(Part-1) House Republicans contemplate impeaching Mayorkas as border becomes 2024 campaign issue.

Washington — As border security becomes a top 2024 election issue, House Republicans pushed late Tuesday to impeach Homeland Security Secretary Alejandro Mayorkas for his “willful and systematic” failure to implement immigration laws.

As Republicans embrace GOP presidential frontrunner Donald Trump's hard-line deportation policy to immigration, the Homeland Security Committee debated two articles of impeachment against Mayorkas all day, an unusual allegation against a Cabinet member in over 150 years. Secretary Mayorkas' actions and judgments have forced us to move with articles of impeachment, said Chairman Mark Green, R-Tenn.

Amid a historic influx of migrants at the U.S.-Mexico border, Mayorkas “refused to comply with Federal immigration laws” and “breached the public trust” in his assurances to Congress that the border is safe, according to the papers.

The House might vote on the articles next week following a committee vote later in the night after legislators work through changes. In a rare personal appeal, Mayorkas wrote to the committee that it should work with the Biden administration to modernize the nation's “broken and outdated” immigration rules at a time of record global migration.

“We need a legislative solution and only Congress can provide it,” Mayorkas wrote to the panel chairman forcefully. Democrats on the panel branded the proceedings a spectacle and a charade that may chill future public workers caught in policy disagreements by lawmakers who disagree with the president's approach. Cabinet members seldom face impeachment for “high crimes and misdemeanors”.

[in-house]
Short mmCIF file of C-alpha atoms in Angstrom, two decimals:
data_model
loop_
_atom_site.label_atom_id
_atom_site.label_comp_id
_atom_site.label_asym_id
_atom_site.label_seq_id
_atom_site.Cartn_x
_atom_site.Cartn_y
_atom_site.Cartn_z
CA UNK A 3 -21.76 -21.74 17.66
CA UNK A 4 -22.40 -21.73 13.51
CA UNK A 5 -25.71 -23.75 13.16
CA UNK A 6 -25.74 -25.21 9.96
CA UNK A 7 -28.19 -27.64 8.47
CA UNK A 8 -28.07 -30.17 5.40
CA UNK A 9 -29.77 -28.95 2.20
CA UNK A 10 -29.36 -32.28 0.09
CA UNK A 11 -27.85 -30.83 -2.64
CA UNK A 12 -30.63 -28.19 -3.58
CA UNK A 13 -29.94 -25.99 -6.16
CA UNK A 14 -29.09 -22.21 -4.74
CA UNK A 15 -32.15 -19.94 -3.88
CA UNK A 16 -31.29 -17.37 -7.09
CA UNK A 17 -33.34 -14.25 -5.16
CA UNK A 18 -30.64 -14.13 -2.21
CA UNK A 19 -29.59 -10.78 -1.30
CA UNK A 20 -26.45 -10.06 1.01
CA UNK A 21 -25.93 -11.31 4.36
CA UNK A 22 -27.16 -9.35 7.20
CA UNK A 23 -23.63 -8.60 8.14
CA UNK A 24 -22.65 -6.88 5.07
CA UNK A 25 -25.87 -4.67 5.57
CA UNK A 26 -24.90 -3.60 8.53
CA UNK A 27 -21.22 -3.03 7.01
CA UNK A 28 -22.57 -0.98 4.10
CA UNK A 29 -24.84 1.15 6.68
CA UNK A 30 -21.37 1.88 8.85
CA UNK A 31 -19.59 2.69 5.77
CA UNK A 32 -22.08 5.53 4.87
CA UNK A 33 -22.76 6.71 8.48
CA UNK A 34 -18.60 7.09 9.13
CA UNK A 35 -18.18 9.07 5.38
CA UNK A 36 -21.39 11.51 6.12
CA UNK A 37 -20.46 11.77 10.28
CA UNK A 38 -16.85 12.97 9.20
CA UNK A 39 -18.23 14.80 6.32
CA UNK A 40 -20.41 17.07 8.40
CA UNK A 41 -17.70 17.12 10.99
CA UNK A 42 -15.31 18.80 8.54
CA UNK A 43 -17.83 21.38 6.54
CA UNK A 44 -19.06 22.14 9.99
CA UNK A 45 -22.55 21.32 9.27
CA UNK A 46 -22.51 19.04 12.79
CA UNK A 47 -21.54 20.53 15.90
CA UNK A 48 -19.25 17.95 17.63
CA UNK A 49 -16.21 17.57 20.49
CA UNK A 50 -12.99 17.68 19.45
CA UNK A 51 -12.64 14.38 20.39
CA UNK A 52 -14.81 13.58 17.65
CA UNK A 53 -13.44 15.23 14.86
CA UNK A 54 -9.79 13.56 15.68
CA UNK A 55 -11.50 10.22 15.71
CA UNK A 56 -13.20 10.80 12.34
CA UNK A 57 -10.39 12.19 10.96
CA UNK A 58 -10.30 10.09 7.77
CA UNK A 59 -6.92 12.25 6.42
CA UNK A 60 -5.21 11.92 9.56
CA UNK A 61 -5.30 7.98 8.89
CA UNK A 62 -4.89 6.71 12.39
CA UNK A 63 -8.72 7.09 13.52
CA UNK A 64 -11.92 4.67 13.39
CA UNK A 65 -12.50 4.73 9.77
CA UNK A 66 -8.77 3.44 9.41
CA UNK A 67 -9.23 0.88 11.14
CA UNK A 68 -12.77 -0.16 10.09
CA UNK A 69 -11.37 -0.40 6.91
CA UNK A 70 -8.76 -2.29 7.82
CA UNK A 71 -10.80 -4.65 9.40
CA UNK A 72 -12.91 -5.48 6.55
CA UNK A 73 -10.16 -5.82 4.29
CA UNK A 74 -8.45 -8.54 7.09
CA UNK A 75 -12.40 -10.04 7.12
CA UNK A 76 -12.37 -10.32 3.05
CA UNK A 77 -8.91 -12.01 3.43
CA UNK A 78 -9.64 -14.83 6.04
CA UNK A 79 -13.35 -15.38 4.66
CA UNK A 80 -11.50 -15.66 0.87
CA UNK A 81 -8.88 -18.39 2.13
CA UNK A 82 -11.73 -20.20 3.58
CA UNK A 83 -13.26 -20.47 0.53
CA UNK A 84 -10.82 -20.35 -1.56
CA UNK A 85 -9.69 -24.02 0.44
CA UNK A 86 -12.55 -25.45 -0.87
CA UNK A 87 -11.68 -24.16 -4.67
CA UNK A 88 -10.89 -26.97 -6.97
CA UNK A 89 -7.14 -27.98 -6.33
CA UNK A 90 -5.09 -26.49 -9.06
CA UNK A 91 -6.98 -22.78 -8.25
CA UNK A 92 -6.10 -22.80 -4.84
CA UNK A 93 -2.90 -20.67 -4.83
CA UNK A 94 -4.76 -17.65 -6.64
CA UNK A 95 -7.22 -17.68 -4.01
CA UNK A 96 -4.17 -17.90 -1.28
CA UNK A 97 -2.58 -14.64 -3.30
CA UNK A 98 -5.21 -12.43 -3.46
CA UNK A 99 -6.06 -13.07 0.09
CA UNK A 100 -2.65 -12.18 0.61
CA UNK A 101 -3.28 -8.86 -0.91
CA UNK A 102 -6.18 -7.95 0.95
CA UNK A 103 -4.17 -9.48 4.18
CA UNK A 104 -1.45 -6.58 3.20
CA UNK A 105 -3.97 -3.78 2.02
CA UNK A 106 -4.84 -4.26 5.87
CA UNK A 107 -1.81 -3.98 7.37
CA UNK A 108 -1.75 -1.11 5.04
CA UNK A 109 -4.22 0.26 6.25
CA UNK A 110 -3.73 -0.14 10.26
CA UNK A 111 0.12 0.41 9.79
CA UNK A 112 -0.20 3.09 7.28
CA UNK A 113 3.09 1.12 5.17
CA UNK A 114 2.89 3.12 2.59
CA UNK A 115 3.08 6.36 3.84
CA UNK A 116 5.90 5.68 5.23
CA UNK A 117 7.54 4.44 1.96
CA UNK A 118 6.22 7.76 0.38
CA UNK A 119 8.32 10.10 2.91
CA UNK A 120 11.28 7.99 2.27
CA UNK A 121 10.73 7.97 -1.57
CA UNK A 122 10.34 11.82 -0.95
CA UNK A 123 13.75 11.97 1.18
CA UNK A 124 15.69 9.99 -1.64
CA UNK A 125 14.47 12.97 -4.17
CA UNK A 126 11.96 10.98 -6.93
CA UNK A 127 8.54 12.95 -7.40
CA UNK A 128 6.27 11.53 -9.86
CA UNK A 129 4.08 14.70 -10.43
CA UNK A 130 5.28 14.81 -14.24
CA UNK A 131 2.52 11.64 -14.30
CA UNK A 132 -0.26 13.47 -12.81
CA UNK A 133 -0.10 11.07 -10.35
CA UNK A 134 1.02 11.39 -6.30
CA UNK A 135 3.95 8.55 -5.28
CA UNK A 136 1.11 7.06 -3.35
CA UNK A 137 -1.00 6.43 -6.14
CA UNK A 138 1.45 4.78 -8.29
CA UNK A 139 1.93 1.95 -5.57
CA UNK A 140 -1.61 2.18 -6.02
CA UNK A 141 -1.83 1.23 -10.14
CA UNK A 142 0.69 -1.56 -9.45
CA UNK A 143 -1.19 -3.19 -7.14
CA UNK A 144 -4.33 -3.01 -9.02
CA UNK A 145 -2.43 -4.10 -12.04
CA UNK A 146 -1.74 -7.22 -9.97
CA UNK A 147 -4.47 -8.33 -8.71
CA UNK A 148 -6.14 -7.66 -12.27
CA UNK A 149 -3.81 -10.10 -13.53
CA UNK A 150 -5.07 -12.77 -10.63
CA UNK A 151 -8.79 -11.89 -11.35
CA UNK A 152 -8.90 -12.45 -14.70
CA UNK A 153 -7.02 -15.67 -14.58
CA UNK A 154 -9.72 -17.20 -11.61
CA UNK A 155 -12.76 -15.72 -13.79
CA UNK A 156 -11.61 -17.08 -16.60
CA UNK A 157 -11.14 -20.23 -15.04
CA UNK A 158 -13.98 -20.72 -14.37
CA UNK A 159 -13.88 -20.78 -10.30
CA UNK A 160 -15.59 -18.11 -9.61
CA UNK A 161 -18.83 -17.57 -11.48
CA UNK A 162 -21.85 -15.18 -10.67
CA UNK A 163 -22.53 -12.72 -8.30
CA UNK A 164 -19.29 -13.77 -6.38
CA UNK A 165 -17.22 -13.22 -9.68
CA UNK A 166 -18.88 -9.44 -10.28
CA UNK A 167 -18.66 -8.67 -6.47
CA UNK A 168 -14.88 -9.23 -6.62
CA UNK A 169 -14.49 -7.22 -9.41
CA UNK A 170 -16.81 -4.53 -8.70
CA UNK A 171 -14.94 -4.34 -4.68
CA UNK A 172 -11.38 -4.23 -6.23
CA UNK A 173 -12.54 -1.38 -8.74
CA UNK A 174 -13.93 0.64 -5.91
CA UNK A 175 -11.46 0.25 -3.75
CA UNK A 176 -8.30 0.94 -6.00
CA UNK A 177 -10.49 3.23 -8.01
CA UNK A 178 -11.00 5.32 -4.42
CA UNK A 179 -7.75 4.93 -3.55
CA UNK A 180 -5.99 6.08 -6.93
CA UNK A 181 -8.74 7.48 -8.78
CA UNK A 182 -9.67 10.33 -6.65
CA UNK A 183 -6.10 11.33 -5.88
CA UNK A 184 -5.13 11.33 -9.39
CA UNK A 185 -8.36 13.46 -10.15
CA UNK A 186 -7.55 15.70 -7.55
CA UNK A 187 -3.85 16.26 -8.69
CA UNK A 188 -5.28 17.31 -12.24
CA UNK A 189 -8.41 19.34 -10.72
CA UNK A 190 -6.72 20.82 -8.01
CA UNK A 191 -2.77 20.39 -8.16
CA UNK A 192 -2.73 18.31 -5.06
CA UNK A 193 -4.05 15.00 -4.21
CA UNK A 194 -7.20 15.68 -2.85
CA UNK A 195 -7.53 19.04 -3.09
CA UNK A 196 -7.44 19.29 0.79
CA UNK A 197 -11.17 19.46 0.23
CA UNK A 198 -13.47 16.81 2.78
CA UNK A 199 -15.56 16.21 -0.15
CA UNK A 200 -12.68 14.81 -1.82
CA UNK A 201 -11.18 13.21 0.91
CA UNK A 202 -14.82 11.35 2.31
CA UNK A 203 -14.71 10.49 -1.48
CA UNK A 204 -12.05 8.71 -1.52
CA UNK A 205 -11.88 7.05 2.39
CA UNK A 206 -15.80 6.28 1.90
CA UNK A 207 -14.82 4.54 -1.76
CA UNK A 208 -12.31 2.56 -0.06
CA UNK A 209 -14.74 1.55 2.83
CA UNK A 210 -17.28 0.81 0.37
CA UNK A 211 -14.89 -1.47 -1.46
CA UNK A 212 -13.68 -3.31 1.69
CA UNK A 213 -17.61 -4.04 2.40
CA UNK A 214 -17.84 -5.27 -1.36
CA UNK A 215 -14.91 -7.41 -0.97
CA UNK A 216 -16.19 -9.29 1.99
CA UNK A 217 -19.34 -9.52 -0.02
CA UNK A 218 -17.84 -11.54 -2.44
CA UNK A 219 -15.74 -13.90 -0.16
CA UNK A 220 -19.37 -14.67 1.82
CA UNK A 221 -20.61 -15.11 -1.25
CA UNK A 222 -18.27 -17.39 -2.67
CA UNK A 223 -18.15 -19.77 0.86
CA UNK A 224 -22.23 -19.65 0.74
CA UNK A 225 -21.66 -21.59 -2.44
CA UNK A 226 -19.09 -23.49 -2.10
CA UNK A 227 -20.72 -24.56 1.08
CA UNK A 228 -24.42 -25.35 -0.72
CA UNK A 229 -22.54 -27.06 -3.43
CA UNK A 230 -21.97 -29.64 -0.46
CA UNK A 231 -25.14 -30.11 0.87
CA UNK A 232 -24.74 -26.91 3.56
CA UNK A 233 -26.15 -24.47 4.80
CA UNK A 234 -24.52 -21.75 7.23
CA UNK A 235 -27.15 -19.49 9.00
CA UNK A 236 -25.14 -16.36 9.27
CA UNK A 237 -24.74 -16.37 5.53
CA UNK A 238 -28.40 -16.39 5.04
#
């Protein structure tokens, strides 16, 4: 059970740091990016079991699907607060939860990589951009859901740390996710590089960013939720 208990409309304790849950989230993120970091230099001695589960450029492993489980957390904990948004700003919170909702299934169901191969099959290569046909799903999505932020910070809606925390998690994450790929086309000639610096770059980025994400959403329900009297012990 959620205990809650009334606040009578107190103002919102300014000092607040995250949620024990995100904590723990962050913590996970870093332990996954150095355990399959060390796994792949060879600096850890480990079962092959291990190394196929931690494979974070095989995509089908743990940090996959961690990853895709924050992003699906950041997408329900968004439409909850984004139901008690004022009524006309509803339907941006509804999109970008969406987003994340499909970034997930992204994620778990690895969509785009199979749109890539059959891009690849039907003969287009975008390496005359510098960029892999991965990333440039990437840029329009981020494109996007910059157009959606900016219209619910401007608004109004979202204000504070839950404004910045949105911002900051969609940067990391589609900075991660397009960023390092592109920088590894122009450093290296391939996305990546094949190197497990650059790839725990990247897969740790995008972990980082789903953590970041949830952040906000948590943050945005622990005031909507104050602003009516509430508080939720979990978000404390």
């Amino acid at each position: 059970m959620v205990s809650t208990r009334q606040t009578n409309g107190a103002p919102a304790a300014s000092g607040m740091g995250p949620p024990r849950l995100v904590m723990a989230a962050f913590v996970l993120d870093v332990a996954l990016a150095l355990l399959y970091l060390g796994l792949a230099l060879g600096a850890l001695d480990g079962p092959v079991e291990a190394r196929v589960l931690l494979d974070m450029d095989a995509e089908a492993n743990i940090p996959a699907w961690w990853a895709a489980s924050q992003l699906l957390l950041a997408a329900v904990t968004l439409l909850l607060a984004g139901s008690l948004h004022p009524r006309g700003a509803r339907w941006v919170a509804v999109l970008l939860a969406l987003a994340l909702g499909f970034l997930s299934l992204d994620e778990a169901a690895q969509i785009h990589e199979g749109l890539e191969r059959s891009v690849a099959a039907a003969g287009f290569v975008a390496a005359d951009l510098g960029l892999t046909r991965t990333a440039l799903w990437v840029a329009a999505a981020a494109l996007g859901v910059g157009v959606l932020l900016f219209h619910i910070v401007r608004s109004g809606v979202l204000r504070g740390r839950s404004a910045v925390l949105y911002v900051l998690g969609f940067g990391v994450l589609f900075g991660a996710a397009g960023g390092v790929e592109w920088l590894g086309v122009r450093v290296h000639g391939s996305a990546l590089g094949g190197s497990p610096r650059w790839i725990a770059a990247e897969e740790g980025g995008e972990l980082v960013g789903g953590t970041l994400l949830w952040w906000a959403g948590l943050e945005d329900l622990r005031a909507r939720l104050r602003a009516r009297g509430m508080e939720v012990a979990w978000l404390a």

This is a terrible day for the committee, the United States, the Constitution, and our great country,” said Mississippi Rep. Bennie Thompson, the committee's leading Democrat. Thompson said the “MAGA-led impeachment of Secretary Mayorkas is a baseless sham.” referring to Trump’s “Make America Great Again” campaign slogan. Capitol Hill is unusually split as the Senate works with the secretary on a bipartisan border security legislation on life support and the House investigates Mayorkas.

The senators' deal with Mayorkas may be the most significant bipartisan immigration plan in a decade. It might fail politically if Republicans and some Democrats abandon it. On the campaign road and in private, Trump has pushed to kill the accord. “I’d rather have no bill than a bad bill,” Trump remarked in Las Vegas over the weekend.

According to his campaign speech in South Carolina, President Joe Biden will “shut down the border right now” to prevent migration if Congress gives him an emergency law. “I’ve done all I can do,” Biden told reporters Tuesday before leaving for a campaign trip to Florida. “Give me the power” through legislation, he added, “from the very day I got in office.